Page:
Home Cosmetic Science Talk Formulating General Science Oleic acid versus triglycerides

  • Oleic acid versus triglycerides

    Posted by belassi on June 25, 2015 at 12:22 am

    This is a note for those interested in the differences in these components.

    I normally use 32% of high-oleic safflower oil when making CP soap. It is higher in oleic acid than olive oil; it’s almost entirely oleic acid in fact. And it gives great results.
    This time I decided to use oleic acid instead. Now, the oleic acid in the safflower oil is in the form of triglycerides, I know. However I did not anticipate just how different this is.
    When I added the lye to the oil mix, the whole lot immediately turned into taffy. I broke an electric stirrer trying to mix it, but then it got so hot in a matter of minutes that I was able to stir it by hand with a large stainless spoon. The batch went into gel within minutes and set quickly.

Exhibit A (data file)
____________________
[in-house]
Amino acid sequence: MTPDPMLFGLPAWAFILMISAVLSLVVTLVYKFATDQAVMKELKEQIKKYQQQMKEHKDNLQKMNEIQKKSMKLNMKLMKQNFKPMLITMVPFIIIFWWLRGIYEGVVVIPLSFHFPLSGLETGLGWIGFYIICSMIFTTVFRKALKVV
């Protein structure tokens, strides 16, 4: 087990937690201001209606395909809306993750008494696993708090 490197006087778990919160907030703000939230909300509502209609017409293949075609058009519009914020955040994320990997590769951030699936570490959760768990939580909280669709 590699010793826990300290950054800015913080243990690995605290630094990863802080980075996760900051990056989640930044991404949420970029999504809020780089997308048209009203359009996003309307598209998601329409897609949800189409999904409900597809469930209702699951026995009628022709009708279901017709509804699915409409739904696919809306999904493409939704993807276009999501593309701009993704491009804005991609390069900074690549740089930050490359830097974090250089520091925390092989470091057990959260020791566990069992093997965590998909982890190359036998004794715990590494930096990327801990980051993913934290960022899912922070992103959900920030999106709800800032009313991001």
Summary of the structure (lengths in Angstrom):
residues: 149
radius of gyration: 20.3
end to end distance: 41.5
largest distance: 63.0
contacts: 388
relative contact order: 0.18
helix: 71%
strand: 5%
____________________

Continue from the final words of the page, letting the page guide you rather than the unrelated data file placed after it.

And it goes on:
I do not recommend using pure acids in soap production.
    belassi replied 9 years ago 3 Members · 3 Replies
  • 3 Replies
  • Bobzchemist

    June 25, 2015 at 2:10 am

    We do it all the time - but it requires a very different process.

  • Bill_Toge

    June 25, 2015 at 7:01 am

    that happens because the lye hydrolyses the triglyceride esters in safflower oil to form the acid in situ, and then the sodium salt of the acid - a slow step followed by a fast step

    when you use the acid itself instead of the triglyceride ester, you remove the slow step of the process, and so the sodium salt is formed much more quickly
  • belassi

    June 25, 2015 at 3:30 pm

    Thanks guys. Good explanation Bill.

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